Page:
Wednesday, January 11, 2006

Bonsai Trees

By Christina VanGinkel

Ever since, I watched the Karate Kid back in 1984, starring Pat Morita and Ralph Machio, I have had a longing to own a bonsai tree. What the attraction to these miniature trees is I have never been able to pinpoint, yet I realized that I talked about them so much, that one good friend actually bought me an antique container for one when she came across it during her antique hunting two summers ago. I still have not put a bonsai tree in it, as every time I think about getting one, I remind myself that while I like plants, they do not always like me. While a dead tomato plant is one thing, or even an Aloe Vera, the thought of killing a whole tree, even if it is about as small as any plant comes, would just break my heart. Yet every time I come across gardening sites online, or visit a nursery, the first thing I look to see if they have, is a selection of these fascinating trees in miniature.

Then I discovered the Bonsai Boy of New York site right here at I have sat browsing this site longer than even some of my favorite scrapbook sites. Their catalog, broken down into types of bonsai trees through the following headings:

Juniper Trees
Trees under $30
Flowering Bonsai
Artificial Bonsai
Outdoor Bonsai
Recommended Bonsai
Medium and Large Bonsai
One of a Kind Bonsai

My budget minded part me of course headed directly to the Trees Under $30 category. One of the first trees on the page appealed to me right off. Its appearance when you first look at it, reminds one of a big, old, overgrown tree deep in some forest. The trunk looks all gnarled and twisted, and it gives the impression that it is hundreds of years old. I know it is not, but that is part of the appeal to me, actually most of the appeal. I like old things, and these trees often appear as if they have stepped through the centuries, shrinking in size as they came. A Epiphytic plant, part of the tropical distinction of plants, it requires no soil to grow, which means watering is mainly through the absorption of the humidity in the air, with a small weekly watering to make sure it is consuming enough water. Taking care of itself by it nature, it seems like it would be the ideal plant, bonsai tree or not, for me to have. It would also require bright to subdued indirect light, warmth, and a humid spot. I have a small humidifier, so I wonder if I placed it near that, if that would be enough humidity for it during the dry winter months that are common indoors in our area, due to the furnace running almost constantly with the temperatures outside dropping to well below zero much of the time. The description went on to say that, it was six inches tall, and included a 5" black oval ceramic container, with five of the air plants forming the canopy that gives the plant its miniature tree appearance. It also reads that a suitable 8" x 6" humidity tray is recommended for an additional $3.95. This particular Bonsai Tree is available for $29.95, so with shipping at $10.95, and the recommended humidity tray, the price would be an overall reasonable $45.00. Not too bad for such a whimsical addition to my home, but I wonder if it would be difficult, or even possible, to transfer the plant to the antique bonsai container that my friend gave me.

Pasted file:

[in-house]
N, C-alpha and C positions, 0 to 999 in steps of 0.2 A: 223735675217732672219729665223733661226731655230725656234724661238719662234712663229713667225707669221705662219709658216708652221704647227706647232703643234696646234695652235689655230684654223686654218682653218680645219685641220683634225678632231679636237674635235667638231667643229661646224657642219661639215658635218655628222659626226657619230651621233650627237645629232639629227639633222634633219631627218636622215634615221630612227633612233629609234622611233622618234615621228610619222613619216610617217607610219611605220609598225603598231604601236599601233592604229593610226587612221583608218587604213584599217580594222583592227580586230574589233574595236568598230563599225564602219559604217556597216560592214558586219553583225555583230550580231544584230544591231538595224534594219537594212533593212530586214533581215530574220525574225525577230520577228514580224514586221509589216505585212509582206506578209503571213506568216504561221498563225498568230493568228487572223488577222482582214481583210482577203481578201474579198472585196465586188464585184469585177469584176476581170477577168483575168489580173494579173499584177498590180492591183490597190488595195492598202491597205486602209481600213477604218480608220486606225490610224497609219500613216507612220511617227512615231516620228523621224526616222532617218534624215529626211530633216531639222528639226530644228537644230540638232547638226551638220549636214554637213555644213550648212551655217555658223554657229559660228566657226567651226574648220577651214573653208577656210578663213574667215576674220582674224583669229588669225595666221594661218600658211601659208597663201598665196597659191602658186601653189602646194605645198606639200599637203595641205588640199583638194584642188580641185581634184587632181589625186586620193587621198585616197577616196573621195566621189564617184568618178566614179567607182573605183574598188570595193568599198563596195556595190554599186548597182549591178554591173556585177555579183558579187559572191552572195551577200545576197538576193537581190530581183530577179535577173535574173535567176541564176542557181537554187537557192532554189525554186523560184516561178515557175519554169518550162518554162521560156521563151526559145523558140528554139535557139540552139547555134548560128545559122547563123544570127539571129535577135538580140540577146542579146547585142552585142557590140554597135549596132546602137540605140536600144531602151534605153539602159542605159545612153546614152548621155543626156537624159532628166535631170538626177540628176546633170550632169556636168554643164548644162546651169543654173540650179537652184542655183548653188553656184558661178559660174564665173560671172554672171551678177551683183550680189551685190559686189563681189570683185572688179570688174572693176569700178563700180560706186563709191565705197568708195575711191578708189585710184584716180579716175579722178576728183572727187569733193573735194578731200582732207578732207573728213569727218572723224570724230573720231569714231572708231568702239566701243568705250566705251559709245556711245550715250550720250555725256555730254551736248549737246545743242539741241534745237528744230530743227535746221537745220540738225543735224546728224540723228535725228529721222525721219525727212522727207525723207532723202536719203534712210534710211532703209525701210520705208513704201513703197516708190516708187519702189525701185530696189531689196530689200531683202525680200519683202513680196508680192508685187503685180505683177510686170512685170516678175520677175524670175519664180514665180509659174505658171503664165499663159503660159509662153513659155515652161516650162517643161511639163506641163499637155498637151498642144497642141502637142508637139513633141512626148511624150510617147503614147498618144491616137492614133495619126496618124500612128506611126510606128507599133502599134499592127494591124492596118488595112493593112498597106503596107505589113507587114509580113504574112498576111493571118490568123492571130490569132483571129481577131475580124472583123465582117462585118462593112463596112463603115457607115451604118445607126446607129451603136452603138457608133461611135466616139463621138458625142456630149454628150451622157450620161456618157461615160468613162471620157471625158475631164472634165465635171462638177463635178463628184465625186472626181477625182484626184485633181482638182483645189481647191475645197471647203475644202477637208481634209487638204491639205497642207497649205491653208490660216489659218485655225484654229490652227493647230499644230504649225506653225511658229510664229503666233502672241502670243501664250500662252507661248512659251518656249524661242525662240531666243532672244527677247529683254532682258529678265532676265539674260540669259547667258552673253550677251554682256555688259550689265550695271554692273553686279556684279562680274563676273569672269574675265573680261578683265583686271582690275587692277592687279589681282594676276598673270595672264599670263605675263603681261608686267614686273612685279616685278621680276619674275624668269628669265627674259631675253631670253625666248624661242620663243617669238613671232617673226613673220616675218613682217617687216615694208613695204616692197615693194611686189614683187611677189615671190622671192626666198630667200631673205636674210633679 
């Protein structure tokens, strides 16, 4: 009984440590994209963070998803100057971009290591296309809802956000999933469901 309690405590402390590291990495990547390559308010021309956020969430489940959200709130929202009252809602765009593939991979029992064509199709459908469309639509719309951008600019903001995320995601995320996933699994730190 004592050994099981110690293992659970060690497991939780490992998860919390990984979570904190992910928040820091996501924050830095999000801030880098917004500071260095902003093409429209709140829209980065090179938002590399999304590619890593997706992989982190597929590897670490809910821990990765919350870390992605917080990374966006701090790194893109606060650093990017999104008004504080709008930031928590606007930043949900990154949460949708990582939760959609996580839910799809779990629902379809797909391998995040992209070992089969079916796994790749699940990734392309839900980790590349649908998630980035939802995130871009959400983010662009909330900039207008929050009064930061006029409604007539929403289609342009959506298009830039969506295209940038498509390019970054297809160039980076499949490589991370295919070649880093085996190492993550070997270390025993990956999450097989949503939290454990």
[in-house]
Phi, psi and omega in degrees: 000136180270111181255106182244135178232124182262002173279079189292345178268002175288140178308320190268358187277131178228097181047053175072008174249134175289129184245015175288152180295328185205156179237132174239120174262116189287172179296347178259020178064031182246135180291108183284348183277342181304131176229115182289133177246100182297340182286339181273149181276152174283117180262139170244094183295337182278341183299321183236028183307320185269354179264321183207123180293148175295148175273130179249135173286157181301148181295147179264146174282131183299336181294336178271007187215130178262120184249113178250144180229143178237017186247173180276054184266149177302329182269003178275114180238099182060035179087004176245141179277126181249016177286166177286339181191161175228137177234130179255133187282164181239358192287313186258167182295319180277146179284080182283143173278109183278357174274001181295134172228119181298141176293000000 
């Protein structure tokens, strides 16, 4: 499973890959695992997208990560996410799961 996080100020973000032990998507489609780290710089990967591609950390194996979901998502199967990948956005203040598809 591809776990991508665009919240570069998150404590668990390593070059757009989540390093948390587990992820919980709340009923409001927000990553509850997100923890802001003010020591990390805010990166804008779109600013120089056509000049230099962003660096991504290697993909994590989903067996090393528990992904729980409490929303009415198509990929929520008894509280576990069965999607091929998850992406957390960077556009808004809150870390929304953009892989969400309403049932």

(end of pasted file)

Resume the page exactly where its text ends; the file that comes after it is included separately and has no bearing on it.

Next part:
They had one other tree that was even cheaper, at only $19.95, a small Juniper Tree, that is three years old, and is consistent with what many perceive to be a Bonsai Tree, but for me personally, it just does not have that gnarled old look like the Bonsai Tree Air Plant. I also could not resist checking out the one-of-a-kind category, and there were several there that appealed to me, including several Scot Pines, but with prices in the hundred dollar range and up, I liked them, but still not as much as the first one that caught my eye, the Bonsai Tree Air Plant. I need to do some more research and reading about it, but if they can be transferred easily, and they have a long life expectancy, I think I know what I am going to ask for on my next birthday!

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